Why people may be better-informed than ever before

In the 2020 post “A post-truth era? Why Americans may be better-informed than ever,” I argue that despite the ‘fake news’ meme and ‘disinformation’, that technology and social media makes it easier for people to be informed. This is somewhat in agreement with articles by Scott Alexander and Richard Hanania defending the media as being accurate.

But it’s not just the media in a vacuum–it’s the interplay between the media and independent commentators such as on Twitter, in which fact-checking process is expedited and crowdsourced, so the odds of having the ‘correct’ version of a story increases with the passage of time through this iterative, crowd-based editing process.

This does not mean that the news is always accurate, good, or true, and of course there are biases. There are obvious blunders such as the media hyping up Iraq War, the tendency of the media to downplay crime that does not fit certain narratives or to run with other narratives, or the seeming media groupthink regarding the suppression of lab leak theories of Covid.

But starting from having no opinion or knowledge of an issue or story, just reading a comment thread and a few headlines can get someone up to speed very fast as to the strengths and weaknesses of both sides of a debate, as well as the pertinent details. Such as when there is a mass shooting, for example, people turn to CNN, even conservatives. It’s not like you have to wait for Walter Cronkite to report on it. Or are limited to NYTs or WSJ op eds, which are biased.

Consider that:

1. The rise of real-time online fact-checking means that stories can be edited at record speed, within hours or even minutes, instead of having to wait days or weeks for the paper to publish a retraction.

2. Social media and forums allow for corrections and inaccuracies to be identified by astute commenters, which are then algorithmically promoted to the top, beneath the parent comment/post, and visible to all. Decades ago, this was not possible and inaccuracies were not as easily challenged. Its like Cunningham’s law in overdrive. Experts are surprisingly fallible and are afflicted by many of the same biases and fallacies as observed with non-experts, and their words, even when printed in prestigious publications, should not be taken as gospel.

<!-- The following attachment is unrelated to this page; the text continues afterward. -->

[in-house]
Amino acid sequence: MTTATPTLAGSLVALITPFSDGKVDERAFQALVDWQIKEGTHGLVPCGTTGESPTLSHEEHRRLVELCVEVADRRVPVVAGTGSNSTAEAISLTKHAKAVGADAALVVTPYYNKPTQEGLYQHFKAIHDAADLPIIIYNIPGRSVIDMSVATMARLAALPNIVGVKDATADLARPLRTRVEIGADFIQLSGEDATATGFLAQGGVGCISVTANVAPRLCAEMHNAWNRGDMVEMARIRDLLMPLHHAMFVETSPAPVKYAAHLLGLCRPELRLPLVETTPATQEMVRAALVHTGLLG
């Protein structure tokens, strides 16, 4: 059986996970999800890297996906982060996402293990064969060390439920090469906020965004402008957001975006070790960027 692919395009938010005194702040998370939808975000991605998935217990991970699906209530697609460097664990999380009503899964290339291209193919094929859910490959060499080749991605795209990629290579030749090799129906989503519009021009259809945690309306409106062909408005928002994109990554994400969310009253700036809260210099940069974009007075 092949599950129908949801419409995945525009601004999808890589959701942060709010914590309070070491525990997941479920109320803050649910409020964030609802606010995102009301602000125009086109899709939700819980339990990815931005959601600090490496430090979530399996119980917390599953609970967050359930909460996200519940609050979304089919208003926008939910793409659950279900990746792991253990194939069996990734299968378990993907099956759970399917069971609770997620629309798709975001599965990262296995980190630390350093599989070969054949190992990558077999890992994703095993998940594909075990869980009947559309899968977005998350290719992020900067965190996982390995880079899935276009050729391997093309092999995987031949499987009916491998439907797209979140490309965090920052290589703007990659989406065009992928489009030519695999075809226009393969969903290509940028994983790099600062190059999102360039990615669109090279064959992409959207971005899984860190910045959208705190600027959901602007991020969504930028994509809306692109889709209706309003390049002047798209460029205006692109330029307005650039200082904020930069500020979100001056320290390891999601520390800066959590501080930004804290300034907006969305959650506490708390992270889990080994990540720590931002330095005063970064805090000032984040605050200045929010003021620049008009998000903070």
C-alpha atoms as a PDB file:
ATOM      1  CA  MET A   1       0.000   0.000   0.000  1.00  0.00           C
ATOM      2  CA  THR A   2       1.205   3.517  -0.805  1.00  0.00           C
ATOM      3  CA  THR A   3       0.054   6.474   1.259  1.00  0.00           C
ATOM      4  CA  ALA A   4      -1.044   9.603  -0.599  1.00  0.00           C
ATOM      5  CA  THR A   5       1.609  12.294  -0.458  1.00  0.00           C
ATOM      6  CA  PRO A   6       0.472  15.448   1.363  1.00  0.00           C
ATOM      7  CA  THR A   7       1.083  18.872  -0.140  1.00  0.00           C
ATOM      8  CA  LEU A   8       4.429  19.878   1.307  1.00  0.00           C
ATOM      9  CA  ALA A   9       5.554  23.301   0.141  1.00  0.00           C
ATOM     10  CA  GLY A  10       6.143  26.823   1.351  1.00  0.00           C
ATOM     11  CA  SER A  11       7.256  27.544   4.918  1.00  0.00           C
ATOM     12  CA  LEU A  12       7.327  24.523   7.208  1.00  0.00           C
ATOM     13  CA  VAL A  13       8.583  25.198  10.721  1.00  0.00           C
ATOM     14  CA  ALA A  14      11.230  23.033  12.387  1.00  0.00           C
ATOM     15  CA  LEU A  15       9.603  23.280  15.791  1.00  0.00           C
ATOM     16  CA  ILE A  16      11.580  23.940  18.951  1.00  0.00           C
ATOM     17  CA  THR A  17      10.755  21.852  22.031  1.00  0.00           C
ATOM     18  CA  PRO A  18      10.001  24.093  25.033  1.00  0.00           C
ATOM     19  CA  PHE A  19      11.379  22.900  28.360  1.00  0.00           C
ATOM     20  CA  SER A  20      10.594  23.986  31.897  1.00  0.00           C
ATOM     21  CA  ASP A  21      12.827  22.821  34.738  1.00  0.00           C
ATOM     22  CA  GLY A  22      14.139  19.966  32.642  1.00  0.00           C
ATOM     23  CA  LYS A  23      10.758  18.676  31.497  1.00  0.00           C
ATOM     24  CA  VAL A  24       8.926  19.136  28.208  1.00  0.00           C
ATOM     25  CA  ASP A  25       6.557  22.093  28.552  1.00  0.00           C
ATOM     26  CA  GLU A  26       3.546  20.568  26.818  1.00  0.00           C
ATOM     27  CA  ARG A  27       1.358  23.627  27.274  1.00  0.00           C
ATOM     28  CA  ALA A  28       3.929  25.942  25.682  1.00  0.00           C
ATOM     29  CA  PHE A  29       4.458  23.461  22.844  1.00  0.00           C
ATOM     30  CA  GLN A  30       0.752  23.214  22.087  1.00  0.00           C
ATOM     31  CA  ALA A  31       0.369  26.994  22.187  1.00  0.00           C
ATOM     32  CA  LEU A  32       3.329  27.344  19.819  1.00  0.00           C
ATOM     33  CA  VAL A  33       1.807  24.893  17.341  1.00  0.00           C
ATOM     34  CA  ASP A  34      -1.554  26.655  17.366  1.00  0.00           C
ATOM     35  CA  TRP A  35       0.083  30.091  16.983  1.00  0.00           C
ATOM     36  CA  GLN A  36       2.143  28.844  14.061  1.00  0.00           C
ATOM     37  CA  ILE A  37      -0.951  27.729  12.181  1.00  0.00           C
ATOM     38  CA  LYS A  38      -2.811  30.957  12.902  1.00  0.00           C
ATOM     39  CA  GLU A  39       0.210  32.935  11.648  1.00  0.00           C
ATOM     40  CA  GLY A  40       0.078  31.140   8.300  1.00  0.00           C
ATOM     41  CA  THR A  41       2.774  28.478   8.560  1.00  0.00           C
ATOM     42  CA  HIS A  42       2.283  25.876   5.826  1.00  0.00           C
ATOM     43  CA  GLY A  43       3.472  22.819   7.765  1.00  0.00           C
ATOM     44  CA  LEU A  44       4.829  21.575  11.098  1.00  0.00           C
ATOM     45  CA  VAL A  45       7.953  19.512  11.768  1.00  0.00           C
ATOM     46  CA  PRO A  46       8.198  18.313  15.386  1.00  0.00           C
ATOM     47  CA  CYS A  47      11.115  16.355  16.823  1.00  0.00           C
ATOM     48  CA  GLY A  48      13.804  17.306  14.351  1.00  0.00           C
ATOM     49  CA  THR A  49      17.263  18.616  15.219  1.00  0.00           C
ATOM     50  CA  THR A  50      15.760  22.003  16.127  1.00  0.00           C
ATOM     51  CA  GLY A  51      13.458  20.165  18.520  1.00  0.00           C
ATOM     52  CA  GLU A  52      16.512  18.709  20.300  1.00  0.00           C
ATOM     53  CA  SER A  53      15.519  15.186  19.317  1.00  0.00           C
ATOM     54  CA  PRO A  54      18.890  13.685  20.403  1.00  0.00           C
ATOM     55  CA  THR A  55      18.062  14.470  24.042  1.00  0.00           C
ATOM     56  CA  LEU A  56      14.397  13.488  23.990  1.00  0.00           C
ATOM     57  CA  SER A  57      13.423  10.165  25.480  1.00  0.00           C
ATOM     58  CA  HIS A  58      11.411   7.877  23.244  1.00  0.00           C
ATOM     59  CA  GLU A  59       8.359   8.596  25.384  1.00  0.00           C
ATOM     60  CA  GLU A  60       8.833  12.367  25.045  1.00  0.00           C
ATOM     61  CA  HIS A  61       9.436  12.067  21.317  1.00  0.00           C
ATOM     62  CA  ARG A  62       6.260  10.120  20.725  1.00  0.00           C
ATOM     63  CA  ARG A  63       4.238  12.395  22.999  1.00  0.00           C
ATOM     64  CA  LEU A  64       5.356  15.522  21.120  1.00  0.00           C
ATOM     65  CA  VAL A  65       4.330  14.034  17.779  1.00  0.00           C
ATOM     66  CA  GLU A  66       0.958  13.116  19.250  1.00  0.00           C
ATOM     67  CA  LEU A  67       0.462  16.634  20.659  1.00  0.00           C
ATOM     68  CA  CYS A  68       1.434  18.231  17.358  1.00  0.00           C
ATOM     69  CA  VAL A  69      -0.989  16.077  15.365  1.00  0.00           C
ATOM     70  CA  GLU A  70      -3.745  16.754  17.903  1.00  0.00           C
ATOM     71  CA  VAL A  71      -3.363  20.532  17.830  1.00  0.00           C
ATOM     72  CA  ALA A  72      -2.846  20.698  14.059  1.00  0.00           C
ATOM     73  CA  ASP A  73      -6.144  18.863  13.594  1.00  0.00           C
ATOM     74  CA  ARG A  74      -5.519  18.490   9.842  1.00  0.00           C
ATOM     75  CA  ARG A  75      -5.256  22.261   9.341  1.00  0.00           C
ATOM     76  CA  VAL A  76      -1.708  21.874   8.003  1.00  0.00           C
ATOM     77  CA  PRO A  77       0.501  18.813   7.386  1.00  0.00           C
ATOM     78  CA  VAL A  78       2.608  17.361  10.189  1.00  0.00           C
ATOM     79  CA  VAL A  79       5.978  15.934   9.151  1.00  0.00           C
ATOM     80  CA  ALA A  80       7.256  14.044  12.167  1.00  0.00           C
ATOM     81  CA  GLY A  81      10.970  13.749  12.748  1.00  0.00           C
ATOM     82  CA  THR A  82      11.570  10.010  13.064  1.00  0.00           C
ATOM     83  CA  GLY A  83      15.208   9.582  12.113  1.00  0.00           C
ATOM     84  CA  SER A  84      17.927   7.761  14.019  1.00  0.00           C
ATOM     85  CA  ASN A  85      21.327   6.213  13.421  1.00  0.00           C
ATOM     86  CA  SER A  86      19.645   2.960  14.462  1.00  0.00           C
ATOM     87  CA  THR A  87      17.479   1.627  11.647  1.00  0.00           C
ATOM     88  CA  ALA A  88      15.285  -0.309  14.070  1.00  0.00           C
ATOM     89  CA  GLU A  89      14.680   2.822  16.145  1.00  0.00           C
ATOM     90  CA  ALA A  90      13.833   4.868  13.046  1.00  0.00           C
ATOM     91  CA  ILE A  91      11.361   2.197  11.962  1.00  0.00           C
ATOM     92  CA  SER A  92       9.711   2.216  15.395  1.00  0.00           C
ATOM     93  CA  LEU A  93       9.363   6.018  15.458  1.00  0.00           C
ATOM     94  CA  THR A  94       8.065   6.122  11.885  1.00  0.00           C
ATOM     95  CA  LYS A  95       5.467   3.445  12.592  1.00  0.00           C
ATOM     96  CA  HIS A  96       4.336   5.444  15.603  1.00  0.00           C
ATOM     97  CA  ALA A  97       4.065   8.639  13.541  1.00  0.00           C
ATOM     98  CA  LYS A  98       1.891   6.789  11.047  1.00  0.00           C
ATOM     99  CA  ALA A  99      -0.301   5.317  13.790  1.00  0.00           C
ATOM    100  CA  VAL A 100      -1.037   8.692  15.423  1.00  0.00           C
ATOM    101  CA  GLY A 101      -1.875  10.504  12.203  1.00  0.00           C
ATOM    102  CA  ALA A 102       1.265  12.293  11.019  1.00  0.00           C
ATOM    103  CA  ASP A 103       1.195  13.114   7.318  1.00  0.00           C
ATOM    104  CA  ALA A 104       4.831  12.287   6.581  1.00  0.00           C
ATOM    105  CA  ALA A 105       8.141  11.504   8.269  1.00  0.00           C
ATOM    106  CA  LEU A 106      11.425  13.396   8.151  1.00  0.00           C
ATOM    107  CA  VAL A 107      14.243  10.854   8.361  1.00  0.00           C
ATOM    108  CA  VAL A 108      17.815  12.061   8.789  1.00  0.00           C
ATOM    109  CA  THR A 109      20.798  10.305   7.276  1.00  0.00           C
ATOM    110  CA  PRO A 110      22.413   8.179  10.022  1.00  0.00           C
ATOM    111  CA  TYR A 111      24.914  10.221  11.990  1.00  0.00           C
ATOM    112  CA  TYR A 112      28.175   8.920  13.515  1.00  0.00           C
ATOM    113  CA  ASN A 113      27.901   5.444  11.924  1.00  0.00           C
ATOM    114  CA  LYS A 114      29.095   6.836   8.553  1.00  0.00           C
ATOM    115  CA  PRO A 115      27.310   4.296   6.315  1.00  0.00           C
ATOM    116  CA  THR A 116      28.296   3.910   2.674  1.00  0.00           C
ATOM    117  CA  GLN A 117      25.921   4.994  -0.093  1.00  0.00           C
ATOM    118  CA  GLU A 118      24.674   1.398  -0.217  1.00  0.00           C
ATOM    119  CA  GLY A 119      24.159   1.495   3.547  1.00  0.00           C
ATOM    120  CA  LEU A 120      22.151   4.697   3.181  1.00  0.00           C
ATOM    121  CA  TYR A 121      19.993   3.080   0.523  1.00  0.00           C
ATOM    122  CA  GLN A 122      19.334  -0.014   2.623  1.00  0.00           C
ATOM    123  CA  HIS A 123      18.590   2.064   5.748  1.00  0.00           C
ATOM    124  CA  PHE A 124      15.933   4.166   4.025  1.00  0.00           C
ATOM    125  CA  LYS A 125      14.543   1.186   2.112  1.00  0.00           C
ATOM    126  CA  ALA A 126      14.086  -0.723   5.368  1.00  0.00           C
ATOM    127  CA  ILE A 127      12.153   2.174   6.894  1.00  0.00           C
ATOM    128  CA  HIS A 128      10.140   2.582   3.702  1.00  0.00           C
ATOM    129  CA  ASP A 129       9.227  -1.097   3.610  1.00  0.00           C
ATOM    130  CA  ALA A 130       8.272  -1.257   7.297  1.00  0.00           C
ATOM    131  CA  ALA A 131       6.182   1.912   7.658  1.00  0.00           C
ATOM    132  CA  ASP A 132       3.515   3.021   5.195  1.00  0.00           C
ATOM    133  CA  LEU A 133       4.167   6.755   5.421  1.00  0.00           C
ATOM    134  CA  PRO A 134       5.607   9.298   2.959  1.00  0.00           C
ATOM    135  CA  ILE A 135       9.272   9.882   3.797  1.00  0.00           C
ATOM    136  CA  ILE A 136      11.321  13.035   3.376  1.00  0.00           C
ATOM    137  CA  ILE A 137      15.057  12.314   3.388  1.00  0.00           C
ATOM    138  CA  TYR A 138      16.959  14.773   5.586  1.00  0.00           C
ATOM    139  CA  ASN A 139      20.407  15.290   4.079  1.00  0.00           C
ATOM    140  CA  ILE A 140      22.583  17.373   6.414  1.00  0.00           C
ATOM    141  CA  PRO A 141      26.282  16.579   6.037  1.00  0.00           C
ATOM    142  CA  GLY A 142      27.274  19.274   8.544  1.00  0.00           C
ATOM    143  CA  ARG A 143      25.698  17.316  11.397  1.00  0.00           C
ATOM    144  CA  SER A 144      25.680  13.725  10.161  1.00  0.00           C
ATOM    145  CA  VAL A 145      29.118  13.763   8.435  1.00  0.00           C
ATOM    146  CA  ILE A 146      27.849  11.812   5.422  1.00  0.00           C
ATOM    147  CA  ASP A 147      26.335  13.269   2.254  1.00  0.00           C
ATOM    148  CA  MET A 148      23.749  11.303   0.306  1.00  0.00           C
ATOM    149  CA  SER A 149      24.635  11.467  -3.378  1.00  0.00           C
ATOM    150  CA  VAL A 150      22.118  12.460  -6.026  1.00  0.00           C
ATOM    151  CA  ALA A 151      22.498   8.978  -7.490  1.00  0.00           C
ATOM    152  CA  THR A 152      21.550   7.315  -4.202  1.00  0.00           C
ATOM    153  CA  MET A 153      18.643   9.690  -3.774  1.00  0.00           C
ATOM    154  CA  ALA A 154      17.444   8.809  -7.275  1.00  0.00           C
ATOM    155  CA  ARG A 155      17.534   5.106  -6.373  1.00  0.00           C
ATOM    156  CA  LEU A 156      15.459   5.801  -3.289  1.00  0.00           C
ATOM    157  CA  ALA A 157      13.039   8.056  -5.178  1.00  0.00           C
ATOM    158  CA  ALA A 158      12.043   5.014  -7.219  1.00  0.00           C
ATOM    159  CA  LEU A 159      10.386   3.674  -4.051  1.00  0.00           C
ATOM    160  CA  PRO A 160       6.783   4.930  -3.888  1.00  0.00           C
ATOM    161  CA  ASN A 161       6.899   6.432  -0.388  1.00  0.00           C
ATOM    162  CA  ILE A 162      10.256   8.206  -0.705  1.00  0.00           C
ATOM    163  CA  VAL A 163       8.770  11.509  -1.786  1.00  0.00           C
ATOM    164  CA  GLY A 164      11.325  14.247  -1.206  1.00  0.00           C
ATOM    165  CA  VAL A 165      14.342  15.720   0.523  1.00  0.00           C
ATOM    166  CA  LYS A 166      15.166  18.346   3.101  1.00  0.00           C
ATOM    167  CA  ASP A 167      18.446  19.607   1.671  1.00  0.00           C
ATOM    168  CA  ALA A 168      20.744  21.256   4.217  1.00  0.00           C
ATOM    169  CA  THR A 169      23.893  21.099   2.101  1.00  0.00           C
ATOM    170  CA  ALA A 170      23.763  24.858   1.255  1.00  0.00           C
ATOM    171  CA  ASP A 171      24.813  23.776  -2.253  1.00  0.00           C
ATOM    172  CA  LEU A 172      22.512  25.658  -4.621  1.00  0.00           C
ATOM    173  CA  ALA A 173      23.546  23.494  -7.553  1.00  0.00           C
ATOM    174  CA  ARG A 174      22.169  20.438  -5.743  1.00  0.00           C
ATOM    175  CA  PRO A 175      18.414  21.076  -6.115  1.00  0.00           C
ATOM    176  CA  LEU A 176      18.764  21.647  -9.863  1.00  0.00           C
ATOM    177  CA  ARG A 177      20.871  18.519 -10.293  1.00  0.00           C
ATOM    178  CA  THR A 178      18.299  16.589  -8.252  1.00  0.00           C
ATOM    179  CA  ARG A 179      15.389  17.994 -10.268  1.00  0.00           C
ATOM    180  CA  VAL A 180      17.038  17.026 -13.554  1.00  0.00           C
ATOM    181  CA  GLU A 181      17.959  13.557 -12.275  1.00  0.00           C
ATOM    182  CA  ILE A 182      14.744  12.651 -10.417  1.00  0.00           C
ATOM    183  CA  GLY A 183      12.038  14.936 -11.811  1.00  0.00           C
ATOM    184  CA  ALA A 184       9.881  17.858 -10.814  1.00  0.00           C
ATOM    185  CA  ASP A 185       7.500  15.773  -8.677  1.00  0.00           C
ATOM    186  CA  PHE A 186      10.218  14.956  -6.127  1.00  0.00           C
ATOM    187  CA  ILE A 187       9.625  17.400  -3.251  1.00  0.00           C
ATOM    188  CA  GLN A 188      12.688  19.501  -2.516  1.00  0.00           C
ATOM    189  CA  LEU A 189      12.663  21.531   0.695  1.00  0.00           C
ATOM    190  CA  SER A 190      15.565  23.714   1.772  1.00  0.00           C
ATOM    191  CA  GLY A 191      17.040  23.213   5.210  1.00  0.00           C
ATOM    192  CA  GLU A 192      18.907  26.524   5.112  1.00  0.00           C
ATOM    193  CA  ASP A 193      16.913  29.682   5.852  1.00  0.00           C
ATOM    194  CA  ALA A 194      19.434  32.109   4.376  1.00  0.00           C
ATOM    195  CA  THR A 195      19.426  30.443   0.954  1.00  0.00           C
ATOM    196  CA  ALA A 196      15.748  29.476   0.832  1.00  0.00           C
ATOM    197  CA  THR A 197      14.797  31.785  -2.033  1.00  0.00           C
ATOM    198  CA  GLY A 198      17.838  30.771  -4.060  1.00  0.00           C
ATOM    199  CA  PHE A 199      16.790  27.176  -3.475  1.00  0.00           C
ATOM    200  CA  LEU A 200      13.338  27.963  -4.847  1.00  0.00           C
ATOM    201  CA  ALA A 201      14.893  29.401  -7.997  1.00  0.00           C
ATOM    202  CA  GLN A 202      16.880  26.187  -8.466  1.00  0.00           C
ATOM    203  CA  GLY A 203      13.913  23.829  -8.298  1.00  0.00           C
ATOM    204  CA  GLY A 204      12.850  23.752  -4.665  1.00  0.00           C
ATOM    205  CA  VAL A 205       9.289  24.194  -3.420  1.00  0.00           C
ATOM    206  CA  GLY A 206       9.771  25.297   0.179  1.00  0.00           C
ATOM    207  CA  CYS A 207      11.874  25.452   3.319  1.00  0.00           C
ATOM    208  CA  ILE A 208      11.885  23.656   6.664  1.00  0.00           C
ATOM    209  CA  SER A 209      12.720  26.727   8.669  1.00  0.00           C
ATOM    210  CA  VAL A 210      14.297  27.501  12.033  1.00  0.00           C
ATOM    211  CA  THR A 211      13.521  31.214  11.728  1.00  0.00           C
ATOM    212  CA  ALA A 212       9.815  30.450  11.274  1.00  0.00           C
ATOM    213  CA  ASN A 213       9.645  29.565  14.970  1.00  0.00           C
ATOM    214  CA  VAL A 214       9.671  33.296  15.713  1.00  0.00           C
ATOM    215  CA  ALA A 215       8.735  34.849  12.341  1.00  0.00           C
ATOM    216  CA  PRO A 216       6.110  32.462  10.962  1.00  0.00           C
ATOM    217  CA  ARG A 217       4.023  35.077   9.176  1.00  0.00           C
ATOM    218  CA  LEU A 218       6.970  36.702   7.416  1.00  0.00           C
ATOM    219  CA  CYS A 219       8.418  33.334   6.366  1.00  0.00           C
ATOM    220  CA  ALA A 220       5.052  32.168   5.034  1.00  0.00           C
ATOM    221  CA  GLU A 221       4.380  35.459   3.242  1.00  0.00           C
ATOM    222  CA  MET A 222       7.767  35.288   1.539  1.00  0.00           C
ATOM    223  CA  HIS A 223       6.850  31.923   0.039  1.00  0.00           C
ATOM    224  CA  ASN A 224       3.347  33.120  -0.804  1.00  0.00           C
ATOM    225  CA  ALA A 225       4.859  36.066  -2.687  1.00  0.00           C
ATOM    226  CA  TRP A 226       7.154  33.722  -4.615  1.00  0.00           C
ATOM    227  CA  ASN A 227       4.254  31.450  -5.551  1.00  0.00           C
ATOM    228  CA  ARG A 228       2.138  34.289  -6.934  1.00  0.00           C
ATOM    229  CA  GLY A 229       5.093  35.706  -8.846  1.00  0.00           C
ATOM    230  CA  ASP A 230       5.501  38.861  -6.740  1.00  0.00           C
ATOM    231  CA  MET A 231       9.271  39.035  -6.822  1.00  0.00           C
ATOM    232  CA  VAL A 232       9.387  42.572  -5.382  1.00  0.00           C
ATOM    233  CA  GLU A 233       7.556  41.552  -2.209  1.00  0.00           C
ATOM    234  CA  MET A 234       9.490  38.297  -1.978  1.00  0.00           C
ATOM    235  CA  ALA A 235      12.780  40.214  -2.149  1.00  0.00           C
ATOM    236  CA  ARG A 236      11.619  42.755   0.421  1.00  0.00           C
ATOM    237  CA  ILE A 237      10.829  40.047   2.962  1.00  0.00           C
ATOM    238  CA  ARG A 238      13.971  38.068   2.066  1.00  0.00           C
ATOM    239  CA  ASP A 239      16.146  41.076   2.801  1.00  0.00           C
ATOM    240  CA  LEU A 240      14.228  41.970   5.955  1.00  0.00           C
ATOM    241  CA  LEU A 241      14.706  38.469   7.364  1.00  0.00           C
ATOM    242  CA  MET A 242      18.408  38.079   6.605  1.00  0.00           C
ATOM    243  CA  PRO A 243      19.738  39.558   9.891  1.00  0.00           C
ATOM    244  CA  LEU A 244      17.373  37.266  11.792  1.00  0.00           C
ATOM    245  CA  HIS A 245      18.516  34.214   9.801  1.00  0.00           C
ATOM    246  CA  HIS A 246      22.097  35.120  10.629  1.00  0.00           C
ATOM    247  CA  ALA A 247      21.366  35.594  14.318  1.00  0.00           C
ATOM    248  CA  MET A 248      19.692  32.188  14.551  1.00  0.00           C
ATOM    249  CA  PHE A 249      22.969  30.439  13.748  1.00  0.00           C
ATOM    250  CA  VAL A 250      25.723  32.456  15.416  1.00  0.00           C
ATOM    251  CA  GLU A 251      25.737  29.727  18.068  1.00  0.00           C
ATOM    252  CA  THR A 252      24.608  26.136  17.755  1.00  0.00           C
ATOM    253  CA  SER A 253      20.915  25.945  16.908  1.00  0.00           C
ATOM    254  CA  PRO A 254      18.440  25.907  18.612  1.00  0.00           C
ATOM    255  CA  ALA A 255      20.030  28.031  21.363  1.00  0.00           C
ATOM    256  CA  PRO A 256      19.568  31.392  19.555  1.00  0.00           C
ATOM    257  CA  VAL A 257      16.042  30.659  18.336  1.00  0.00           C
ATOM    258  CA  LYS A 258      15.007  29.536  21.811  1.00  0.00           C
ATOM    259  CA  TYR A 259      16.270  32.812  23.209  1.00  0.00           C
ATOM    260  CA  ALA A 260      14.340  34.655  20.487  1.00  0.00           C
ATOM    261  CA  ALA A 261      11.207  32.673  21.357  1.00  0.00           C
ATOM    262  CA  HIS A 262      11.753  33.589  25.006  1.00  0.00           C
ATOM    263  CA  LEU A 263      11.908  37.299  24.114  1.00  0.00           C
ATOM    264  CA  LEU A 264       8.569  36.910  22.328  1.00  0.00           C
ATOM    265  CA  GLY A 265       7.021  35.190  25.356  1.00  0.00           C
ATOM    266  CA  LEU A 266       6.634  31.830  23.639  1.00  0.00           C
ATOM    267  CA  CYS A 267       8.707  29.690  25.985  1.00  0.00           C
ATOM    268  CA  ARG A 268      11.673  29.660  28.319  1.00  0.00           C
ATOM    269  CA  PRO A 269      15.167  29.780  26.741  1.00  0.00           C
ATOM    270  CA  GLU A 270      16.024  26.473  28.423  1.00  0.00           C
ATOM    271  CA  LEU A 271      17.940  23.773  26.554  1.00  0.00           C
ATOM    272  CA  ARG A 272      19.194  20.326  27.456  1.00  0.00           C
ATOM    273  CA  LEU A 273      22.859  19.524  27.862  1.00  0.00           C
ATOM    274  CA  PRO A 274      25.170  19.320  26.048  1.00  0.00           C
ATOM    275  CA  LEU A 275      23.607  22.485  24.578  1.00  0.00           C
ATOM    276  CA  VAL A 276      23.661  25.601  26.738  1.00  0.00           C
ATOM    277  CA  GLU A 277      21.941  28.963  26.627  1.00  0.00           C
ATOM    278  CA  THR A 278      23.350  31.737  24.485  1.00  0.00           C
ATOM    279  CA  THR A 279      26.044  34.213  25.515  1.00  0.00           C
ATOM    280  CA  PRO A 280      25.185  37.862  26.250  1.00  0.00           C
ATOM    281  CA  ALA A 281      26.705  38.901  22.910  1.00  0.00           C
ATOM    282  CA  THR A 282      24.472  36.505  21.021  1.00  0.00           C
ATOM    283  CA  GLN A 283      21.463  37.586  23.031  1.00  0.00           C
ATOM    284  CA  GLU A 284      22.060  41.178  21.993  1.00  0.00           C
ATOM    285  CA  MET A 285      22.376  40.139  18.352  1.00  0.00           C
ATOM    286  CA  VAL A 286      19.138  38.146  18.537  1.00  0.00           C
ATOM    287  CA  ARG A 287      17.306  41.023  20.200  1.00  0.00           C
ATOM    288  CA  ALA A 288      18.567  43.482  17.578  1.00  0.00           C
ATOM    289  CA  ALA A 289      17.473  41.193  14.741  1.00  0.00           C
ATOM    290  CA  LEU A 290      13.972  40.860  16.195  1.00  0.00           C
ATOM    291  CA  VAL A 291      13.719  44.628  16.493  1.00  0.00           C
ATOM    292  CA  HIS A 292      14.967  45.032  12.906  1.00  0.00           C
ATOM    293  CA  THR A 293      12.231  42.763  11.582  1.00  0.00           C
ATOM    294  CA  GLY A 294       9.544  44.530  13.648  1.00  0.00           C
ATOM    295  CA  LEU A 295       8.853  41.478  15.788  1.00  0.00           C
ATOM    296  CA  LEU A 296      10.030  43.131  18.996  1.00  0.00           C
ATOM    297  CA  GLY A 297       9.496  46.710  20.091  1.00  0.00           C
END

It’s not uncommon for an ‘esteemed expert’ with a long list of credentials have his or her argument taken apart by astute commentators, which are then algorithmically promoted to the top, as I have seen on Reddit and Hacker News many times. For example, a month ago the article How America Manufactures Poverty went viral, but the highest-rated comment disputed the premise, as the author overlooks transfer payments when assessing poverty:

The included Vox article shows that poverty in the US is more complicated or nuanced than the partisan generalizations often let on. It depends how poverty is measured, and also the distinction between absolute vs. relative poverty.

3. High-stakes elections and politics means both sides are incentivized to intensely fact-check the opposing side (so-called “ideological point-scoring”). This is especially seen on Twitter. It’s no coincidence that one-party states are notorious for having extremely biased, inaccurate, or censored media. Even if voters are shown to not be persuaded by facts, being right is still seen as important.

4. More diversity of viewpoints. Having more information does not necessarily mean being misinformed, and being informed does not mean only listening to one side. For stories like Covid, in which there is no definitive right or wrong answer about the origins of the virus or mask efficacy, having more information to draw upon is beneficial in the same way consumer choice and product reviews are beneficial. The mistake is assuming something is settled and not up for debate–except for ‘hard sciences’ or math–very little is ever settled, and even scientific theories can be challenged or revised.

5. The world wide web and hypertext allows for sources to be embedded seamlessly in articles, instead of having to take the author’s word for it, or having to look up footnotes at the library. Anyone can verify a source by simply following the link.

Overall, as much as both sides complain about fake news and misinformation, such a vetting process did not exist half a century ago: the media’s word was the final (and often the only) word. The experts gave their side of the story, and that was it.